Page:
Continuing remote access

California's open meetings laws require that local legislative bodies, such as school boards, hear public comment but don't mandate the allowance of remote comments. During the pandemic, many boards started letting the public comment from home when meetings went virtual.

Holding online meetings was made possible by a series of executive orders from Gov. Gavin Newsom that waived certain provisions in the state's open meetings laws. The most recent order is set to expire Sept. 30, at which point boards will generally have to invite the public back to in-person meetings, though they can continue to give the public the option to participate remotely.

A bill currently working its way through the state legislature would require city councils and county boards of supervisors in jurisdictions with at least 250,000 people to allow the public to participate over the phone or internet until the end of 2023, though the law wouldn't apply to school boards.

Despite the lack of a legal requirement, some local boards are working to find ways to keep giving the community the option of participating from home.

Starting at its Sept. 14 meeting, Palo Alto's board intends to allow the public to attend on-site, as well as over Zoom. In March, board members and administrators returned face-to-face, though the public has stayed fully remote.

Attendees will have to show proof of vaccination, Superintendent Don Austin said, adding that this mirrors the district's requirement for volunteers and visitors. Anyone who isn't vaccinated can take part online.

Once the executive order expires, though, Austin said the district will need to consult with its legal council to determine whether the vaccine requirement is allowable.

"This is all uncharted for everybody," Austin said.

The Mountain View Whisman School District's board is still holding its meetings fully over Zoom. Although in-person meetings will need to resume if the executive order expires, board president Devon Conley said that the district is still working on the logistics of public comment.

At a meeting last month, some board members expressed concerns about having face-to-face meetings with the public while COVID-19 transmission rates remain substantial. Conley brought up the prospect of anti-mask protests at meetings, as has happened in other areas of the country.

In an interview, Conley said that although she didn't want to state a position on the issue before the board formally decides, she hasn't heard any trustees object to letting the public keep taking part online. She added that the board may discuss the issue again at a future meeting.

"Virtual meetings meant that we had way more participation than we ever had before," Conley said. "It just made it much easier for many members of the public to engage with the board."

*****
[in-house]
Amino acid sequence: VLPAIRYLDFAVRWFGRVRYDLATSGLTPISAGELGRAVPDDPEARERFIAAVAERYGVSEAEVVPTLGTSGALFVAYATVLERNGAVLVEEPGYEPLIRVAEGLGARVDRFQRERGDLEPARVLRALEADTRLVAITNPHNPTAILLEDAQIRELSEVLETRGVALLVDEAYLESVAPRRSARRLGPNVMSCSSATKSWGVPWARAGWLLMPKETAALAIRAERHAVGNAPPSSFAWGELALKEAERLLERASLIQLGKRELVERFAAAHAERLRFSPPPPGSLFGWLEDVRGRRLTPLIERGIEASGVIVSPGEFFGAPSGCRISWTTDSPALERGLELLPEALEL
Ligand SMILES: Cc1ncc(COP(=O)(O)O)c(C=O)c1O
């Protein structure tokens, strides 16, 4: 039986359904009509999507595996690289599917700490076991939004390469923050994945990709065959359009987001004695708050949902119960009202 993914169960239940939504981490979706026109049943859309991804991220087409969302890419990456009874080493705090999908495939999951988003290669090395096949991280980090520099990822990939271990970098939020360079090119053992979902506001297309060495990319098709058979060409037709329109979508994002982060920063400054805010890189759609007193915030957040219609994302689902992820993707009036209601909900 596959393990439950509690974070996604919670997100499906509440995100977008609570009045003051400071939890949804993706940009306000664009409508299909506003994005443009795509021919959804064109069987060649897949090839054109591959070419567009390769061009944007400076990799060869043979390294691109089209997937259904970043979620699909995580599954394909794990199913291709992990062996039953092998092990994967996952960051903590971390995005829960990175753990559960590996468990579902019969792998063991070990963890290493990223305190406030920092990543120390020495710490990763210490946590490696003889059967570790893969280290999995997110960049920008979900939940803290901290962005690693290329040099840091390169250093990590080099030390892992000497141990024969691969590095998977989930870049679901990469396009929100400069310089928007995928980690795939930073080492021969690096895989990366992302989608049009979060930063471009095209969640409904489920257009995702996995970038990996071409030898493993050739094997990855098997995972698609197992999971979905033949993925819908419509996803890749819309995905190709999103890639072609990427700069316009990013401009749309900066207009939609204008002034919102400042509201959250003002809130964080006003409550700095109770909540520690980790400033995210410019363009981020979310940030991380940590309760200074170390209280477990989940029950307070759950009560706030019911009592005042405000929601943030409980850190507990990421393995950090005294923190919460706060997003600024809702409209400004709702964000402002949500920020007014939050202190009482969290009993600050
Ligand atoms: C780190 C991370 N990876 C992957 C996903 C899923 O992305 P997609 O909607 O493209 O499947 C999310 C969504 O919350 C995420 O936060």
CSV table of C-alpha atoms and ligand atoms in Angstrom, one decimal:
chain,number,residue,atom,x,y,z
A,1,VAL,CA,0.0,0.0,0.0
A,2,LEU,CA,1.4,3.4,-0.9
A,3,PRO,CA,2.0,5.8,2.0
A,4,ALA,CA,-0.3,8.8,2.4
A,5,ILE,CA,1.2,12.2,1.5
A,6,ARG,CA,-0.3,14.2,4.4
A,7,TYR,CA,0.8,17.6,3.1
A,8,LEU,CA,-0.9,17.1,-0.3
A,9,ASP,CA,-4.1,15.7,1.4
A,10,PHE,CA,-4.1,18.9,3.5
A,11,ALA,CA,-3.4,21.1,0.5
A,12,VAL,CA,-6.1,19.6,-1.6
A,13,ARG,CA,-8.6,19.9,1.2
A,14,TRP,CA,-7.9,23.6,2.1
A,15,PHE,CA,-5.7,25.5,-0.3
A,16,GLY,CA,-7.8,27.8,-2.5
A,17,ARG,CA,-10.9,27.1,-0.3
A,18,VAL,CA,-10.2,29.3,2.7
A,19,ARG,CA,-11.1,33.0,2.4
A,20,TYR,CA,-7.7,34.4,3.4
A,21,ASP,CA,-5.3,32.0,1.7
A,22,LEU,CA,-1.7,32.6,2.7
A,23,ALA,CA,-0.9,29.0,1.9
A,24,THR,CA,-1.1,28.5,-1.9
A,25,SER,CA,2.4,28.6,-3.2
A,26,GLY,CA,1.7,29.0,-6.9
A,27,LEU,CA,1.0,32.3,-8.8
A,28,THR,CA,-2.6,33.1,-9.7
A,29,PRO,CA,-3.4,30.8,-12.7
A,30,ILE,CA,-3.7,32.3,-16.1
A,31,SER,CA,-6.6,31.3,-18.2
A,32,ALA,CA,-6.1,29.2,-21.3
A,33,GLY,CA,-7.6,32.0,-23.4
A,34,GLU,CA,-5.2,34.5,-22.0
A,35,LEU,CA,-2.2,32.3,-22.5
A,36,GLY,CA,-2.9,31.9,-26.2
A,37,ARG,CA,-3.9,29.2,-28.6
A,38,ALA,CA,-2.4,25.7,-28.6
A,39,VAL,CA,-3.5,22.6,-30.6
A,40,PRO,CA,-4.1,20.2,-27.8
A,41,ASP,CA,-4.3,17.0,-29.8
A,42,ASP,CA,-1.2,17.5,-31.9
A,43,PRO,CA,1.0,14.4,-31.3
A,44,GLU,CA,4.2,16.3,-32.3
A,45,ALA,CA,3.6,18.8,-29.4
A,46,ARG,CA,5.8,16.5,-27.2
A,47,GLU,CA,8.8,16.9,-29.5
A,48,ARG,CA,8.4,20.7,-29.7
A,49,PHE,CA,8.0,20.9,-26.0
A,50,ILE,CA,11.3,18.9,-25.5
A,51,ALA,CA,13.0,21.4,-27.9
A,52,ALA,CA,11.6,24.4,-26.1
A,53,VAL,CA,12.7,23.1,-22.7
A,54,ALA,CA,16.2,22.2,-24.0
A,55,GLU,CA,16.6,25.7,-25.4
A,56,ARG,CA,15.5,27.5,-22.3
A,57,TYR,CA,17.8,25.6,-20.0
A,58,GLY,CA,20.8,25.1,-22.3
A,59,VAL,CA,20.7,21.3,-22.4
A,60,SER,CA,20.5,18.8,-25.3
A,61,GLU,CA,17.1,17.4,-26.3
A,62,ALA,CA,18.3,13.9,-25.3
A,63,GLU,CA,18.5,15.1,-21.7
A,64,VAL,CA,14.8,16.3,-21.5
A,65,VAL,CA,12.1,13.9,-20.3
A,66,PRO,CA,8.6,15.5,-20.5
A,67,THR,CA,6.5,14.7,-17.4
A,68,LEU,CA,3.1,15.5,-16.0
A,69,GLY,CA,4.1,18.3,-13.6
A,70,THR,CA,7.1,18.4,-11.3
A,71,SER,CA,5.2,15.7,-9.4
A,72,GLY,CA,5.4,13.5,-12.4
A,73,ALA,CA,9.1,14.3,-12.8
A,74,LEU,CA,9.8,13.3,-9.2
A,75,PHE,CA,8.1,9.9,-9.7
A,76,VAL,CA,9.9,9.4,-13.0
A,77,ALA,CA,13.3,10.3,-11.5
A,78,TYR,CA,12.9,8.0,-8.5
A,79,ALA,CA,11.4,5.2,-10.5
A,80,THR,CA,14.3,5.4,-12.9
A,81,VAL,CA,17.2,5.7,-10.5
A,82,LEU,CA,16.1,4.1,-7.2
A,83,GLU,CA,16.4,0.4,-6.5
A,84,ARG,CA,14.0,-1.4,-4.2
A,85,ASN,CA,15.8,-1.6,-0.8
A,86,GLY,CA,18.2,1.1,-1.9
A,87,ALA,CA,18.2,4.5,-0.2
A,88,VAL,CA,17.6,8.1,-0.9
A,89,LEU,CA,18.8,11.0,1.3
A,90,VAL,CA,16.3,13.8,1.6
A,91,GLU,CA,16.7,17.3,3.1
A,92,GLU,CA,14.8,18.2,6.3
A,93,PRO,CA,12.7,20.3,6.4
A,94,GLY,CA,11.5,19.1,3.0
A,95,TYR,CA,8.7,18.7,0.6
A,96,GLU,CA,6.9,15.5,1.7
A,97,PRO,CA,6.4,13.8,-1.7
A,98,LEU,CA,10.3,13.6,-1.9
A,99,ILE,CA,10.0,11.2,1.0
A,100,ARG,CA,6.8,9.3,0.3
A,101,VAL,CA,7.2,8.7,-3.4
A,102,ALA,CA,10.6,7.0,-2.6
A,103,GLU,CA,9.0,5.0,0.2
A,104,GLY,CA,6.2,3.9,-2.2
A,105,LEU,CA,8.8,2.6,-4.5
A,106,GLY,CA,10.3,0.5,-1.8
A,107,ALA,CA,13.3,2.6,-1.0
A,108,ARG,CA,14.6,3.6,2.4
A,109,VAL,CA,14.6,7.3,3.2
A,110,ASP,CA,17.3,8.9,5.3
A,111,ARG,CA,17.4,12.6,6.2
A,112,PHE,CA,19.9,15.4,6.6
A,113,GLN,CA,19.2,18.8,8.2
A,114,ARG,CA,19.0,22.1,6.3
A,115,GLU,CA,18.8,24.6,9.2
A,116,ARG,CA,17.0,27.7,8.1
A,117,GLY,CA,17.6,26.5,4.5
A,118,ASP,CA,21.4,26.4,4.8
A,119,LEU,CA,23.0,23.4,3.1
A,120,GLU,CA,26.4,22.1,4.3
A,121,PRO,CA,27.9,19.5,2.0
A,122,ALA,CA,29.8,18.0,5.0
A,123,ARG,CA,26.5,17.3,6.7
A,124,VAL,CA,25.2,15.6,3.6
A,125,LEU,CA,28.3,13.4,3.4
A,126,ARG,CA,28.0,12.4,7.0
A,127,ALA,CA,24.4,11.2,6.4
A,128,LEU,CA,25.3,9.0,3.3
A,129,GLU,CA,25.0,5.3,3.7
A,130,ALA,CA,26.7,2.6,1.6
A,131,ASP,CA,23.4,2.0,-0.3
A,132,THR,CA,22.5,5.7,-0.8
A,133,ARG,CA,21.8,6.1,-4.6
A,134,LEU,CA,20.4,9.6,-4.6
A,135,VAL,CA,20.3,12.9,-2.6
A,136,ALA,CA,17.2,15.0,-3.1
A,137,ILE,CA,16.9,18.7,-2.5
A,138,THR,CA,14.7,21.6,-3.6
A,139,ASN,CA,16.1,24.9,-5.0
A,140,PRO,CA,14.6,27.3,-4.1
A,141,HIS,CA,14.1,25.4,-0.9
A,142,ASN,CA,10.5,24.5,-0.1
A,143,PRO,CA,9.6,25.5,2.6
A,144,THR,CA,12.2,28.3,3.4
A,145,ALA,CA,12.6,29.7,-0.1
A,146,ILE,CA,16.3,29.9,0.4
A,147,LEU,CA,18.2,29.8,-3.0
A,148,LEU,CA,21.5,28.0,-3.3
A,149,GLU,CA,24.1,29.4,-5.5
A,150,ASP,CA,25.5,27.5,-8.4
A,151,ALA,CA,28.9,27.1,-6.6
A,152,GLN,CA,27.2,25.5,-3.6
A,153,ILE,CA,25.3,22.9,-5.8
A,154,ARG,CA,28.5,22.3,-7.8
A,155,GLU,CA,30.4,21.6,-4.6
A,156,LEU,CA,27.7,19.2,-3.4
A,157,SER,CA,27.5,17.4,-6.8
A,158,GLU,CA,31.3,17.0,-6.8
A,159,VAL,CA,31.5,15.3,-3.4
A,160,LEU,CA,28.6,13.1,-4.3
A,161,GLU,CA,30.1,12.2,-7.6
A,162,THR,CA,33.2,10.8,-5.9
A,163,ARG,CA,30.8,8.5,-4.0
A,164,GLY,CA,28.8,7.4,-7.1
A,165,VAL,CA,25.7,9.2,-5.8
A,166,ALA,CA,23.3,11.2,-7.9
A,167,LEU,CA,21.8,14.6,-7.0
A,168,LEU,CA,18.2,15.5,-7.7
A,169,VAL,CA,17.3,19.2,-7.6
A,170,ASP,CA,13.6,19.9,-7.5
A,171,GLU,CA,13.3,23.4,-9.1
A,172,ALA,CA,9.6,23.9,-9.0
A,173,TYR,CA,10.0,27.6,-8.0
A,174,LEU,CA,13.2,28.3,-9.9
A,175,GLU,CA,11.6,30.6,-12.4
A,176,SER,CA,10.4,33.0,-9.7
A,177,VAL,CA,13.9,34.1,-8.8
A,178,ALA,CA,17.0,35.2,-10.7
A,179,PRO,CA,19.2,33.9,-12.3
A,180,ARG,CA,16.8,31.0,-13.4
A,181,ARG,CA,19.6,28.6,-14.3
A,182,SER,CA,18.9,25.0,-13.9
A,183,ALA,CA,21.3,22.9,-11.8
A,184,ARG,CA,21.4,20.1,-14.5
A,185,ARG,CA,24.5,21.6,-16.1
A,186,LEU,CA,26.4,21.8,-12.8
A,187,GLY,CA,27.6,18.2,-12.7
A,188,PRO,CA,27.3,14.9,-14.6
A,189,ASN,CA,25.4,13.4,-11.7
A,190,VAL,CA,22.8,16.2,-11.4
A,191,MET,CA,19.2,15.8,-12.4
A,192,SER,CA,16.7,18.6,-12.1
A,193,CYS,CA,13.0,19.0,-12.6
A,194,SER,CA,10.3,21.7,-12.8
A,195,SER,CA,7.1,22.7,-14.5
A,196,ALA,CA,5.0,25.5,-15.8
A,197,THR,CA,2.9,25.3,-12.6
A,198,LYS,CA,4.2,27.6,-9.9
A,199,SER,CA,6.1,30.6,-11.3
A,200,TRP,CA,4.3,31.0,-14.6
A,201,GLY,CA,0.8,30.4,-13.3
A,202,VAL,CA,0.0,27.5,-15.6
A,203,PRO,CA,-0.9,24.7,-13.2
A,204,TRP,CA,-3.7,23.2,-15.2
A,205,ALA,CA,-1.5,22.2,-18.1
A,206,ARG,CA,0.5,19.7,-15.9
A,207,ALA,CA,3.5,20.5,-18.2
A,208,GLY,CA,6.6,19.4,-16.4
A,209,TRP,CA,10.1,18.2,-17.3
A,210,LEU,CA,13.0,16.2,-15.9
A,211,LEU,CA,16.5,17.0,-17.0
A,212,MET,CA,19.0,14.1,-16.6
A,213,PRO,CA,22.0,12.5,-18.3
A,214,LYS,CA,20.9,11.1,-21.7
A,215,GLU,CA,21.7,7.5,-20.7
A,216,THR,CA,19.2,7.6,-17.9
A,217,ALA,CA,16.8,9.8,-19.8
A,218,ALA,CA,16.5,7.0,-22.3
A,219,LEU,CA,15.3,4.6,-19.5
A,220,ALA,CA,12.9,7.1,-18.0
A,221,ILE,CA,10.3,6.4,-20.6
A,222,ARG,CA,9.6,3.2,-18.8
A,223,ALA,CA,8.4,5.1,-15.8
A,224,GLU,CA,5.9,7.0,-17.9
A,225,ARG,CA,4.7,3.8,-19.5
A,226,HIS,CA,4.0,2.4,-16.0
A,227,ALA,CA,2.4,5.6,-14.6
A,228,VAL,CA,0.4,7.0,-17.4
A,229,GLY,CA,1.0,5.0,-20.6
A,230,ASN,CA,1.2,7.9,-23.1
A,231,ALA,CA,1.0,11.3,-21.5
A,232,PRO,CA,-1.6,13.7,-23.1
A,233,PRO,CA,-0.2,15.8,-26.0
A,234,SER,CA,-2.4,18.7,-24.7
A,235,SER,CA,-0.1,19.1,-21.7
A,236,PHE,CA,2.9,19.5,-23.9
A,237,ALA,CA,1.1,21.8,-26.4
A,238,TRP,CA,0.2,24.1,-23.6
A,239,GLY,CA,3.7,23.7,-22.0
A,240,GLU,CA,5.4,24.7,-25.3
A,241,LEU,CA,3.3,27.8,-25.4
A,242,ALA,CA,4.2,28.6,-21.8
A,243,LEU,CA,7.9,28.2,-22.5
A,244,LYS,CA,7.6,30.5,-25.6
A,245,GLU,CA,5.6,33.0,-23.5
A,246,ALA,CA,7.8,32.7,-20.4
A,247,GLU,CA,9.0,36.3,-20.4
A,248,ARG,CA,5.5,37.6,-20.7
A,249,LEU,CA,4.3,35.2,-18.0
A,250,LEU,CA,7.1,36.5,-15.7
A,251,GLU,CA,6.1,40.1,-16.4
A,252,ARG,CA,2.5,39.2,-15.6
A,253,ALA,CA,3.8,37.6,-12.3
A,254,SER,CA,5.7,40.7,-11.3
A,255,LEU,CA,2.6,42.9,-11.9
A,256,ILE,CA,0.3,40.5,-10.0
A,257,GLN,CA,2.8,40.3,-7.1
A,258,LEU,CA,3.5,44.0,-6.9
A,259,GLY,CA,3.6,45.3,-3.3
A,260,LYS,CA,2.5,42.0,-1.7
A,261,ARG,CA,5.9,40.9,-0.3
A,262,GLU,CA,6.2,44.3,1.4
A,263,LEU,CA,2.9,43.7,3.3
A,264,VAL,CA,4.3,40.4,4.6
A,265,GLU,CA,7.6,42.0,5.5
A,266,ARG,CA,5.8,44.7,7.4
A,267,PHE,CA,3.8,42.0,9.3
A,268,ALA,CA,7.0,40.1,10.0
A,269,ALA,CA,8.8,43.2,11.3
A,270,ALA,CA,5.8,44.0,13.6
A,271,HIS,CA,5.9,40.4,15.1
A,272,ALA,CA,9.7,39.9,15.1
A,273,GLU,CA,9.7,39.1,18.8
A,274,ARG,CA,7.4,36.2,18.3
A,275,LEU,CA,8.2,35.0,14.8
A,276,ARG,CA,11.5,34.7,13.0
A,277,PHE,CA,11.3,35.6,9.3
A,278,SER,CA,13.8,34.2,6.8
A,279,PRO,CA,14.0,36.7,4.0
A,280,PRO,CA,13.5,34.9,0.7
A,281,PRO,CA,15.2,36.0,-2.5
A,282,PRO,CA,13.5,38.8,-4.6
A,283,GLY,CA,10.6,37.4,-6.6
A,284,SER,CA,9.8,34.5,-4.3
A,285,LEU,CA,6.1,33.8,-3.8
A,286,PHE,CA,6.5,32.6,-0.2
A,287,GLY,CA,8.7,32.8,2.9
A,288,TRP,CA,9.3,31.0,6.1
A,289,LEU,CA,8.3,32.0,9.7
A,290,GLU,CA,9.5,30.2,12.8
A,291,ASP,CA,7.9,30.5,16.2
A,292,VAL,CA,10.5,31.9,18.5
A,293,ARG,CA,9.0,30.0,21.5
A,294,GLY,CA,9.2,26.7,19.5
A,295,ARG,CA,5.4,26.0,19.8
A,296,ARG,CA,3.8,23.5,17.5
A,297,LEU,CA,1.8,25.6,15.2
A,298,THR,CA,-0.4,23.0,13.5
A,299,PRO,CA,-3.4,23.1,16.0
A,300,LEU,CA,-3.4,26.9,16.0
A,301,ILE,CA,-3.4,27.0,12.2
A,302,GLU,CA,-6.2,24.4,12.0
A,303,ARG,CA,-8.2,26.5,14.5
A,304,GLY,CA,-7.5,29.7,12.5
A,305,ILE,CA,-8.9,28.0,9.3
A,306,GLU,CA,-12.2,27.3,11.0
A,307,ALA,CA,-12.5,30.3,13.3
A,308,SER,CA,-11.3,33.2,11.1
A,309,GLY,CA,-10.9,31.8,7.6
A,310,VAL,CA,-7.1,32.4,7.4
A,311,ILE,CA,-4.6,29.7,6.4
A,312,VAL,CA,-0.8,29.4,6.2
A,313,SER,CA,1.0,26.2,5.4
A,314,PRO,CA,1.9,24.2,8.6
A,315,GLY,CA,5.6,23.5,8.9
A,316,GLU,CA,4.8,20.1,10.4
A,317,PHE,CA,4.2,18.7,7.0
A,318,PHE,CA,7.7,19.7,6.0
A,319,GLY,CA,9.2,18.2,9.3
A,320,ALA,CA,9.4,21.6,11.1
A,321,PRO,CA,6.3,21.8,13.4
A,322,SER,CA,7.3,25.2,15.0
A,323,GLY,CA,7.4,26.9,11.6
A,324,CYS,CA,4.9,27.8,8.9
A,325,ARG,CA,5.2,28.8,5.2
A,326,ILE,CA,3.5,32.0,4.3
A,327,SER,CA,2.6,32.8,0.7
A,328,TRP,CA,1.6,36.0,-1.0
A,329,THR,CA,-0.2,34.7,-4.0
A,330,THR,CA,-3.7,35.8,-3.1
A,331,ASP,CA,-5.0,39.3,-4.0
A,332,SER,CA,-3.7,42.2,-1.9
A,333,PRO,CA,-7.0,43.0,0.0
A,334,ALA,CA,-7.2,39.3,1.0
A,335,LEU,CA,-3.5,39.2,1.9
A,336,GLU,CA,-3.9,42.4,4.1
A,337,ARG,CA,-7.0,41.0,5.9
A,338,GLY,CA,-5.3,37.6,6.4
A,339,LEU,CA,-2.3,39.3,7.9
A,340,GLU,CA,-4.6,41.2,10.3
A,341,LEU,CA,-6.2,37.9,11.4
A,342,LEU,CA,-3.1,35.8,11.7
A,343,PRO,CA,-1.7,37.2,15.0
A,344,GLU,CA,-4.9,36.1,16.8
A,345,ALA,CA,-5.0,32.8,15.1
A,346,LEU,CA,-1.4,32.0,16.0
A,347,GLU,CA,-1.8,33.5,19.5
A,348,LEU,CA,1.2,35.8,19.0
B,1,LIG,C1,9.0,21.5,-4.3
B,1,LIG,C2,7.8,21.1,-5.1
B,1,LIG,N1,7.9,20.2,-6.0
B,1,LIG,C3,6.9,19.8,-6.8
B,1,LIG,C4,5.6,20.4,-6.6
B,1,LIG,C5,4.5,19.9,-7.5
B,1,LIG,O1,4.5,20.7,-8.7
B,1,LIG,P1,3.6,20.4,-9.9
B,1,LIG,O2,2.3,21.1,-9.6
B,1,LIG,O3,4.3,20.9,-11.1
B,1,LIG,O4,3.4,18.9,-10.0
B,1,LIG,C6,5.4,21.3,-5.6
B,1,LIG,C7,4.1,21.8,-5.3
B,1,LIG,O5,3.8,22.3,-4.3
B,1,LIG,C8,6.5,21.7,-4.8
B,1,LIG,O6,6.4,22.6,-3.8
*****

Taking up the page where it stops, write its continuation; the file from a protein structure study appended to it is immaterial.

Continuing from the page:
The Los Altos School District hasn't made a formal decision on whether to retain remote commenting, although members have expressed interest in the idea. Superintendent Jeff Baier said he expects the trustees will discuss the issue at their next board meeting.

Board President Vaishali Sirkay said she personally doesn't think people should be precluded from participating in meetings because of concerns about COVID-19 exposure, adding that attendance and commenting increased during the pandemic.

"I am very happy and impressed with the level of attendance that we're getting," Sirkay said. "I've also been that parent who's at home at seven o'clock on a Monday night taking care of my family and not being able to attend the board meeting."

The board is currently back in-person with district staff, while the public is still fully online. Baier said the public would need to be allowed back once the executive order expires.

Beyond letting members of the public continue to comment online, Dharap said he hopes the California legislature considers amending the state's public meetings law to let board members participate remotely more easily.

To broaden the types of candidates who run for public boards, Dharap said, it is important to be mindful of working families and realize that attending an in-person meeting can sometimes be an "insurmountable" obstacle.

"Increased access is really only going to be facilitated with legislative change," Dharap said.

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Want to speak at an MVLA board meeting? You'll need to show up in person

District livestreams meetings, but stops allowing live remote participation

by / Mountain View Voice

Uploaded: Tue, Sep 7, 2021, 1:30 pm
Updated: Fri, Sep 10, 2021, 2:10 pm

The Zoom era is over for the Mountain View Los Altos Union High School District Board of Trustees. The district is running in-person school board meetings this fall and requiring members of the public to show up if they have something to say to the board.

Those preferring to stay remote may watch the proceedings live on YouTube and can email comments to board members. Actually speaking to the trustees requires being in the boardroom.

That's different from surrounding school districts, which are continuing to let people comment remotely in real time. Some local districts aren't yet allowing the public to attend board meetings face-to-face at all.

That's likely to change next month, when Gov. Gavin Newsom's executive order smoothing the way for remote meetings during the pandemic is set to expire. School boards will largely have to return to in-person meetings that are open to the public.

The Mountain View Whisman, Los Altos and Palo Alto Unified boards all continue to allow remote commenting. Some districts may take a vote on retaining online participation, while others have indicated they may continue allowing it without taking formal action.

Palo Alto board President Shounak Dharap said that he can see his district continuing hybrid commenting for the "foreseeable future," adding that the district hasn't set any end date.

"My personal preference would be to maintain remote access forever," Dharap said. "I think that would be a great upgrade to the way public meetings have been run historically."

Remote commenting was a silver lining of the pandemic, in many cases expanding public access to local government meetings, said David Snyder, executive director of the First Amendment Coalition, a California-based nonprofit that advocates for public access and government accountability.